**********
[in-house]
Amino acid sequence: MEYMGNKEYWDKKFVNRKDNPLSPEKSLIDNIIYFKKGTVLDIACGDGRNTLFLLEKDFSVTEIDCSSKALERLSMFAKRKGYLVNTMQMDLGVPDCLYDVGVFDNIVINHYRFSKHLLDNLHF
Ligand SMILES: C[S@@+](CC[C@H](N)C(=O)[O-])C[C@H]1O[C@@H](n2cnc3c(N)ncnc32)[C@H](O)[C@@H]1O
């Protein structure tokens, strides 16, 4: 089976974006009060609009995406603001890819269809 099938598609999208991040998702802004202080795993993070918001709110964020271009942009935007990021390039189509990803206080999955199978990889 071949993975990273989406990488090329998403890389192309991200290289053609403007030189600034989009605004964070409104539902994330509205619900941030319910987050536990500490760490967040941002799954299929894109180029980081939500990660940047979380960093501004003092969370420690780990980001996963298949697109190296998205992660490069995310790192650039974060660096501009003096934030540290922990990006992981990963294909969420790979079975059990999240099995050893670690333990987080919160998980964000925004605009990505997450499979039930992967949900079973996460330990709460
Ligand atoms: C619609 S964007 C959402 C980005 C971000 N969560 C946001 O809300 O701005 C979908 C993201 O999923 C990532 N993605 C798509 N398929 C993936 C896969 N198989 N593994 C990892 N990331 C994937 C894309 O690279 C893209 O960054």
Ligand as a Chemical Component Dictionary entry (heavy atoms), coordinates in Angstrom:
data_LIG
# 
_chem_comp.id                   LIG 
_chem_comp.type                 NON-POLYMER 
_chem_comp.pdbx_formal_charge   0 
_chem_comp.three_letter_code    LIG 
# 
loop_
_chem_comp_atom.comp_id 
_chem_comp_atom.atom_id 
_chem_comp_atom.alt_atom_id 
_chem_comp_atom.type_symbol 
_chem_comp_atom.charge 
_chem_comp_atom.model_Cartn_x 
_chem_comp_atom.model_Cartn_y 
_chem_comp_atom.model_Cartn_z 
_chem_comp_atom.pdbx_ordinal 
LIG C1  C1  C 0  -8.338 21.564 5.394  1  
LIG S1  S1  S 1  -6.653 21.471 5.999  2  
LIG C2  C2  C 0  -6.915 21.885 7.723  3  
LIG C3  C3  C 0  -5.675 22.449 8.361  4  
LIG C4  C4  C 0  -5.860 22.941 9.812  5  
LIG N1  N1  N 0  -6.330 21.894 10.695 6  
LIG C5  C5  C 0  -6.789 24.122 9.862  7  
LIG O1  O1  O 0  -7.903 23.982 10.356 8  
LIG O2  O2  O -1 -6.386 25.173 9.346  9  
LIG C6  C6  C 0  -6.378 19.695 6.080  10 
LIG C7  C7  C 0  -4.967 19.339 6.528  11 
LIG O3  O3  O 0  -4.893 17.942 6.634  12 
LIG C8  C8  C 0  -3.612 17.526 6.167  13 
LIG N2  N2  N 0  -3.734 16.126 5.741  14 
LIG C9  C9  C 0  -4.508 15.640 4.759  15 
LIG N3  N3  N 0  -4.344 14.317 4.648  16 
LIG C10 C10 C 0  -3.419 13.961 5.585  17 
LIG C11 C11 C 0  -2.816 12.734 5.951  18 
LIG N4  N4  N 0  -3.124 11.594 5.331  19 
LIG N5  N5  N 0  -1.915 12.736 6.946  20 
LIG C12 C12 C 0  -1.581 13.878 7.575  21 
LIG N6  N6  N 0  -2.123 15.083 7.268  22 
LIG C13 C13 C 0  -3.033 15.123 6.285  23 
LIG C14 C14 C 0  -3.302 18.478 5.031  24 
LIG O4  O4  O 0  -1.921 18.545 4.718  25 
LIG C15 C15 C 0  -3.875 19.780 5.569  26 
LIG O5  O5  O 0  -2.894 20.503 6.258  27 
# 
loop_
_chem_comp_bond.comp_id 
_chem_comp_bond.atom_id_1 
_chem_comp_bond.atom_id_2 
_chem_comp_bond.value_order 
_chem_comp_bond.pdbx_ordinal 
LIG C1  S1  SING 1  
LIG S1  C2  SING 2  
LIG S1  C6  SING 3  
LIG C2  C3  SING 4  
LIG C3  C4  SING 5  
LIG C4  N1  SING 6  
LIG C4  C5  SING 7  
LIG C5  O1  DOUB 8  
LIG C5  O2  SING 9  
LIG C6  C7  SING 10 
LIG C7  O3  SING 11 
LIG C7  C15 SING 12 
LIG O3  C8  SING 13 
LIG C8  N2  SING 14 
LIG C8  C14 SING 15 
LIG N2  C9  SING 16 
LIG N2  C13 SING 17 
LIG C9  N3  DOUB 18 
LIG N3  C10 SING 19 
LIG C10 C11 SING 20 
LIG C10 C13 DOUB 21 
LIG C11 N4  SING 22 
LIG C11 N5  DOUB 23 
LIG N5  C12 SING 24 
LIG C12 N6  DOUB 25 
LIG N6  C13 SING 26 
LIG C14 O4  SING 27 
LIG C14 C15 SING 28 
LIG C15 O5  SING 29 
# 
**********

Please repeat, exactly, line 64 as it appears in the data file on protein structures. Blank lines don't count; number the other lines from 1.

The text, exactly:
LIG C4  C5  SING 7  